Clean elections in jeopardy?

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HARTFORD, Conn. (WTNH) — Raiding the “Clean Elections Fund” to help balance the state budget. That’s what state Democrats proposed earlier this week.

Some are saying it will be the beginning of end of clean elections in the state even though it’s only being proposed for one election cycle. That is because lobbyists and state contractors would be brought back into the campaign funding mix.

The ‘Clean Elections Law’ was passed in the aftermath of the John Rowland scandal a decade ago. In last year’s election, both Governor Malloy and Republican Tom Foley participated in Connecticut’s Public Financing of elections system.
It means that each candidate raised about $250,000 from small donations of $5 to $100 dollars. They then qualified for equal grants of $6.5 million in public funds to wage their campaign.

The majority of the candidates for the General Assembly also participated. Candidates for State Representative raise $5,000 in small donations, and get a grant of about $30,000 for the final campaign. State Senate candidates, who run for a much larger district, raise $15,000 in small donations, and receive a grant of $85,000.

The money for this, known as the ‘Clean Elections Fund,’ does not come from taxes. It comes from a huge pot of unclaimed property that ends up in state hands every year.

Earlier this week, the Democratic Leadership of the Assembly proposed suspending the public financing system for next year’s legislative elections and using about $12 million from the ‘Clean Elections Fund’ to help plug the hole in this year’s state budget.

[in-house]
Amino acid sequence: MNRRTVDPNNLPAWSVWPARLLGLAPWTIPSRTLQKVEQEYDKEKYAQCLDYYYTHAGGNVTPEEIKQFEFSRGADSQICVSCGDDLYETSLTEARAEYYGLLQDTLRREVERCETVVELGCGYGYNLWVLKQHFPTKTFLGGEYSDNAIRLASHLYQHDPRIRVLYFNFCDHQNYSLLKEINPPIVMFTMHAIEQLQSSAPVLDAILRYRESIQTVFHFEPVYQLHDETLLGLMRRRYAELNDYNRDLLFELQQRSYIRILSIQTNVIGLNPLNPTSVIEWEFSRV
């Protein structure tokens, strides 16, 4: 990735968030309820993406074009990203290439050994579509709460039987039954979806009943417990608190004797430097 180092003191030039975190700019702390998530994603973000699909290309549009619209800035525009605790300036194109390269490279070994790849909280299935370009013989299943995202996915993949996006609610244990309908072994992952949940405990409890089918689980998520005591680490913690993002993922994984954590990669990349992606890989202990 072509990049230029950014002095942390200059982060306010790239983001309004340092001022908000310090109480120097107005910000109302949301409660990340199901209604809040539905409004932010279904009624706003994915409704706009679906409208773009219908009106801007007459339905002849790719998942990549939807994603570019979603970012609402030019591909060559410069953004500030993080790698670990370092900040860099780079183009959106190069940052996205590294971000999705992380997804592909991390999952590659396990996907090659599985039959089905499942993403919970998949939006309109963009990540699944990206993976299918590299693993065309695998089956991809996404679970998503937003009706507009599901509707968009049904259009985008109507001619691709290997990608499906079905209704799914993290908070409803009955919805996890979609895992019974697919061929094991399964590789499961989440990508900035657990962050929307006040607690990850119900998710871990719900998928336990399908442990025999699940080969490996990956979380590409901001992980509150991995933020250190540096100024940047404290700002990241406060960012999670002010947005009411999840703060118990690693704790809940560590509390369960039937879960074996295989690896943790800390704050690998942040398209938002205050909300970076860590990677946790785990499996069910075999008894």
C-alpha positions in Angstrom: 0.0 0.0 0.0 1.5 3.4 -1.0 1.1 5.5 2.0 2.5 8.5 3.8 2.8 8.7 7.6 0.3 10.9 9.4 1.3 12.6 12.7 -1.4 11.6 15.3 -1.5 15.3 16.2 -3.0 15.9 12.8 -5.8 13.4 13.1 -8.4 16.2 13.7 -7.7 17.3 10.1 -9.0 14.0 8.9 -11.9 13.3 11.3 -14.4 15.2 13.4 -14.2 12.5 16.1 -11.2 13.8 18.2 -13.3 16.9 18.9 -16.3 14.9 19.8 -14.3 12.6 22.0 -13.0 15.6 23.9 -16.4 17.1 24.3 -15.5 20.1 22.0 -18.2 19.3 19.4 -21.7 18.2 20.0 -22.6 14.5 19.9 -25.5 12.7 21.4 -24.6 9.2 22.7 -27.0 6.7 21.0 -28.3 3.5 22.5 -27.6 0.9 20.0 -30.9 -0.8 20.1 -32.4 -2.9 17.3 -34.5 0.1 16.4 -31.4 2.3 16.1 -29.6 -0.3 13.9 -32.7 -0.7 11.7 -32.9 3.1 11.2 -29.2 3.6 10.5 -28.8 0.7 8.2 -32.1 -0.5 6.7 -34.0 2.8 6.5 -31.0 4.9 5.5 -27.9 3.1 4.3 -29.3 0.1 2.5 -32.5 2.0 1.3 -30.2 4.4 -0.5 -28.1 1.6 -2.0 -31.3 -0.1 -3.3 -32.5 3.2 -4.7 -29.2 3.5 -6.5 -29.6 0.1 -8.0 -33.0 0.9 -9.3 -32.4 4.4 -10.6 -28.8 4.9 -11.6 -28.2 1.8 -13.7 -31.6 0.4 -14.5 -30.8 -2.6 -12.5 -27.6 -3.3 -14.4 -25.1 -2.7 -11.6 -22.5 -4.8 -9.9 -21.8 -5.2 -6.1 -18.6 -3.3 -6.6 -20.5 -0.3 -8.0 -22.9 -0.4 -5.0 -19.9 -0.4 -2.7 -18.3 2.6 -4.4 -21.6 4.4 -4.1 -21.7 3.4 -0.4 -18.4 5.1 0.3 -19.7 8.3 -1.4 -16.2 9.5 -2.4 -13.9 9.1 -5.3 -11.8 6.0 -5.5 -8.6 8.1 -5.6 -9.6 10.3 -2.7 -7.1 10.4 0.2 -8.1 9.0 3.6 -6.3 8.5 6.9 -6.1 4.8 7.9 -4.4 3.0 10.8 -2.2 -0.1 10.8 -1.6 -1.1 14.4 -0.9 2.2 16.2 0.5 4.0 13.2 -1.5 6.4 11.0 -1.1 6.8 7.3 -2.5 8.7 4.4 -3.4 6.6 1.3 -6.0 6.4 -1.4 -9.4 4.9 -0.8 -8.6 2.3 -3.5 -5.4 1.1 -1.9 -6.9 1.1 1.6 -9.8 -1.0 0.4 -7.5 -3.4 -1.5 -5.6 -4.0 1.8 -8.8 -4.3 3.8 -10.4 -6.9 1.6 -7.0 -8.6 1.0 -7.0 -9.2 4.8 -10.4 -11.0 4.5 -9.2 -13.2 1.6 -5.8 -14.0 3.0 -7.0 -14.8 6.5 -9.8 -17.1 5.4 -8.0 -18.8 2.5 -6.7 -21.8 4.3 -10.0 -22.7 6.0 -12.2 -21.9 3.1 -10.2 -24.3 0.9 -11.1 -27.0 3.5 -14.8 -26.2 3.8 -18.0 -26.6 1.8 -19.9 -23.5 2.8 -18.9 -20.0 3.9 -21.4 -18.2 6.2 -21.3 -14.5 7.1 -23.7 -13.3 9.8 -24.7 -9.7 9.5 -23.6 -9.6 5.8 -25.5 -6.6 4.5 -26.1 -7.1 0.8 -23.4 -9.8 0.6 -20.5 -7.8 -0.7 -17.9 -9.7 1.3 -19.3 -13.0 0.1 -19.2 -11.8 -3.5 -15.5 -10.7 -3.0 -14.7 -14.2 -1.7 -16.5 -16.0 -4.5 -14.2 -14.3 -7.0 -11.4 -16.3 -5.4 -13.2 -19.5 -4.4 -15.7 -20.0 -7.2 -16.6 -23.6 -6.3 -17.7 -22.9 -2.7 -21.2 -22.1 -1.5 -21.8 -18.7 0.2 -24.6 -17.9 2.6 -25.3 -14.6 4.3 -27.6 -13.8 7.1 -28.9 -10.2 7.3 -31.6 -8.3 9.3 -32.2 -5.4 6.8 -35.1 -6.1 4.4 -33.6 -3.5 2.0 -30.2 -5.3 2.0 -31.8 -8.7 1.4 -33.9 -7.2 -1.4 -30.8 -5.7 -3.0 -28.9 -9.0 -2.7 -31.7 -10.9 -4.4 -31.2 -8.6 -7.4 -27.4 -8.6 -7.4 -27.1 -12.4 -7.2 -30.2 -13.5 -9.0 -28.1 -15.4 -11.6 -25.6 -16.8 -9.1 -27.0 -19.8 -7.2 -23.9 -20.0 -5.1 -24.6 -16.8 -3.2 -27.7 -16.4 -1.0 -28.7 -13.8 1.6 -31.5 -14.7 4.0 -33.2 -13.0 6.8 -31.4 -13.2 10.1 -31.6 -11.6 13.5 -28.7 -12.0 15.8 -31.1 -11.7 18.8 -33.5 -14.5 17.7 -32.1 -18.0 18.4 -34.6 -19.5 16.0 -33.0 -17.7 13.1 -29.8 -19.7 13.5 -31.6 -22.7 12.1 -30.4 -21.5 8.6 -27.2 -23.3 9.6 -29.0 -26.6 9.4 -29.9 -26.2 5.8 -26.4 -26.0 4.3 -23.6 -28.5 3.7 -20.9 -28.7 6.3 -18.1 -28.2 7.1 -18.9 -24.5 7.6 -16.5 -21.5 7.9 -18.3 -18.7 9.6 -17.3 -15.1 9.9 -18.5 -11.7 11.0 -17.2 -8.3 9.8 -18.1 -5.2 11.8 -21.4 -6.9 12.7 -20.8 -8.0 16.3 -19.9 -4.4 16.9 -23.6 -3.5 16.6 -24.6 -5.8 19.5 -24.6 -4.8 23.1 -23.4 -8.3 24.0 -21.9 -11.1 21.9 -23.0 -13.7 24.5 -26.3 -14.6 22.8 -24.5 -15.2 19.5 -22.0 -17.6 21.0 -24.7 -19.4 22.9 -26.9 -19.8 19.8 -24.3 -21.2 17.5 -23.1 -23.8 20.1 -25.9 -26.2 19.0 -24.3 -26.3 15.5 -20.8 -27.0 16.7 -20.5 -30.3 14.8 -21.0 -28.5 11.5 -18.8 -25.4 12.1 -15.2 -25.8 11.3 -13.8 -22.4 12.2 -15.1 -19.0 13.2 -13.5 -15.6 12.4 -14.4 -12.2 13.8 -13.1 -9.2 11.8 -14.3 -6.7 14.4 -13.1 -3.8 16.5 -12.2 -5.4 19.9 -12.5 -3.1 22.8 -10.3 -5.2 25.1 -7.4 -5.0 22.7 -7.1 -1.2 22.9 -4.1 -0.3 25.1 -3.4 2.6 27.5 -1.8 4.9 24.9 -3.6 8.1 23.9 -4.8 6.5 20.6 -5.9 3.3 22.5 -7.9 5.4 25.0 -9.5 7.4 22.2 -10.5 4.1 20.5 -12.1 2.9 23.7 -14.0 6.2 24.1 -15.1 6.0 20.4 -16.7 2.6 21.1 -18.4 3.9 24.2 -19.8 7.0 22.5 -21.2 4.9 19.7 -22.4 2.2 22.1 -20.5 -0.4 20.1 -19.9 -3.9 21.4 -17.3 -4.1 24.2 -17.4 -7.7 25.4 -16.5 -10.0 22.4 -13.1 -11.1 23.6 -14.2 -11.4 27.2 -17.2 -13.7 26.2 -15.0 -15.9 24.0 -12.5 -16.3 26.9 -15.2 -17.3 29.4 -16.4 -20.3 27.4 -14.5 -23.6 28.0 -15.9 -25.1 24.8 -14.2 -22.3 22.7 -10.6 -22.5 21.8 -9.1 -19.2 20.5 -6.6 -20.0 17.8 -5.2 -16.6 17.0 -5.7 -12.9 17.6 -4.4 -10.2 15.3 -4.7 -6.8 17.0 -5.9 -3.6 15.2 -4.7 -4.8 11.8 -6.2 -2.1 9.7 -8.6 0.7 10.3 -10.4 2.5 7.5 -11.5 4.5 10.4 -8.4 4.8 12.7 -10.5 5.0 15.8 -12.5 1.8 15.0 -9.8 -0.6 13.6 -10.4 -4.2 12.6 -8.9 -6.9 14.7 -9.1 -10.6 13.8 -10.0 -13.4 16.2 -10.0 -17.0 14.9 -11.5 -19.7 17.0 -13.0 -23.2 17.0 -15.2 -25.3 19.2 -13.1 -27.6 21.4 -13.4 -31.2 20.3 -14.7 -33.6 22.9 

“We want to make it abundantly clear that no one in Connecticut thinks we need more special interest money influencing politics,” said Evan Preston of the Connecticut Public Interest Research Group.

Rep. Matt Lesser (D-Middletown) added, “One of the proudest accomplishments of this state is in turning our backs on the failed policies of the past, the system of ‘pay to play’ and the system of corruption that existed in the John Rowland years.”

Advocates for the system came together today to urge that the fund not be touched because it would result in candidates going back to fundraising from state contractors and lobbyists. “Getting rid of clean elections in Connecticut is a really,  really bad idea,”  said Rep. Sean Scanlon (D-Guilford).

Democratic leaders appear to be already retreating from this proposal.  The leader of the State Senate announced today they now have plan to close the budget gap without touching the clean elections fund. On Thursday afternoon, the Democratic Leaders of the House said they now believe they can find a way to solve the budget deficit dilemma without touching this fund.

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